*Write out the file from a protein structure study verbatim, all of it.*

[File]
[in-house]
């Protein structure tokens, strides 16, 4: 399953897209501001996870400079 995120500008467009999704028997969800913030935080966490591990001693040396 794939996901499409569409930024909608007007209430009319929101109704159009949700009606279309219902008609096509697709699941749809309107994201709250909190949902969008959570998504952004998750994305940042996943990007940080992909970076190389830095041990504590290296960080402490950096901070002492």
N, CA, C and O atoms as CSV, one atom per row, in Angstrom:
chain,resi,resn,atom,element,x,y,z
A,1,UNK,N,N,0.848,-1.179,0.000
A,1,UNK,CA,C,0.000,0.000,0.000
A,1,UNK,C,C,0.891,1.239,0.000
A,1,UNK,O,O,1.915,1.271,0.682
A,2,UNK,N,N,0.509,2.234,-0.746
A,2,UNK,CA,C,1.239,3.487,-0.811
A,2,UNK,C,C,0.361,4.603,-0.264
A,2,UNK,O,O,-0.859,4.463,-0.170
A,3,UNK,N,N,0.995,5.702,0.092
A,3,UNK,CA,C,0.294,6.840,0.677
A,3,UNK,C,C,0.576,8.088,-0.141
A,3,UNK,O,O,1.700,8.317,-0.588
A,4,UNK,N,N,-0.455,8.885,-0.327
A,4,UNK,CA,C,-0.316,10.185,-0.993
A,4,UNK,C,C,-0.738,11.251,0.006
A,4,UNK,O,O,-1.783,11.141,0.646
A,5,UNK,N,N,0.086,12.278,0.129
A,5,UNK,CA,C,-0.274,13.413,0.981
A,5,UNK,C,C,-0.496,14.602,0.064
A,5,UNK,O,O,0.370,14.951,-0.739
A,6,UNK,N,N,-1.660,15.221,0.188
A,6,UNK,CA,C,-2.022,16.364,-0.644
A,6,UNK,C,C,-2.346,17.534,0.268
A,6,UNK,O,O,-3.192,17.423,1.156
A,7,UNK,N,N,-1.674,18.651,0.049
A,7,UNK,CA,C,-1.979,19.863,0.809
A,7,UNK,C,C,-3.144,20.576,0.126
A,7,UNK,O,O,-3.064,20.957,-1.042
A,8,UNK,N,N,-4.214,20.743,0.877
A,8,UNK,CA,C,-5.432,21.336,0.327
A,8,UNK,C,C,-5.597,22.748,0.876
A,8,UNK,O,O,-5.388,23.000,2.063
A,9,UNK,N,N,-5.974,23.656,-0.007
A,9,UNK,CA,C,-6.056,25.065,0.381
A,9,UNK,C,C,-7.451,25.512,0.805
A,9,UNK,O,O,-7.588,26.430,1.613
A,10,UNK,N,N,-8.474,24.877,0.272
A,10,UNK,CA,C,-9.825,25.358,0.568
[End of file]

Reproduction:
[in-house]
């Protein structure tokens, strides 16, 4: 399953897209501001996870400079 995120500008467009999704028997969800913030935080966490591990001693040396 794939996901499409569409930024909608007007209430009319929101109704159009949700009606279309219902008609096509697709699941749809309107994201709250909190949902969008959570998504952004998750994305940042996943990007940080992909970076190389830095041990504590290296960080402490950096901070002492």
N, CA, C and O atoms as CSV, one atom per row, in Angstrom:
chain,resi,resn,atom,element,x,y,z
A,1,UNK,N,N,0.848,-1.179,0.000
A,1,UNK,CA,C,0.000,0.000,0.000
A,1,UNK,C,C,0.891,1.239,0.000
A,1,UNK,O,O,1.915,1.271,0.682
A,2,UNK,N,N,0.509,2.234,-0.746
A,2,UNK,CA,C,1.239,3.487,-0.811
A,2,UNK,C,C,0.361,4.603,-0.264
A,2,UNK,O,O,-0.859,4.463,-0.170
A,3,UNK,N,N,0.995,5.702,0.092
A,3,UNK,CA,C,0.294,6.840,0.677
A,3,UNK,C,C,0.576,8.088,-0.141
A,3,UNK,O,O,1.700,8.317,-0.588
A,4,UNK,N,N,-0.455,8.885,-0.327
A,4,UNK,CA,C,-0.316,10.185,-0.993
A,4,UNK,C,C,-0.738,11.251,0.006
A,4,UNK,O,O,-1.783,11.141,0.646
A,5,UNK,N,N,0.086,12.278,0.129
A,5,UNK,CA,C,-0.274,13.413,0.981
A,5,UNK,C,C,-0.496,14.602,0.064
A,5,UNK,O,O,0.370,14.951,-0.739
A,6,UNK,N,N,-1.660,15.221,0.188
A,6,UNK,CA,C,-2.022,16.364,-0.644
A,6,UNK,C,C,-2.346,17.534,0.268
A,6,UNK,O,O,-3.192,17.423,1.156
A,7,UNK,N,N,-1.674,18.651,0.049
A,7,UNK,CA,C,-1.979,19.863,0.809
A,7,UNK,C,C,-3.144,20.576,0.126
A,7,UNK,O,O,-3.064,20.957,-1.042
A,8,UNK,N,N,-4.214,20.743,0.877
A,8,UNK,CA,C,-5.432,21.336,0.327
A,8,UNK,C,C,-5.597,22.748,0.876
A,8,UNK,O,O,-5.388,23.000,2.063
A,9,UNK,N,N,-5.974,23.656,-0.007
A,9,UNK,CA,C,-6.056,25.065,0.381
A,9,UNK,C,C,-7.451,25.512,0.805
A,9,UNK,O,O,-7.588,26.430,1.613
A,10,UNK,N,N,-8.474,24.877,0.272
A,10,UNK,CA,C,-9.825,25.358,0.568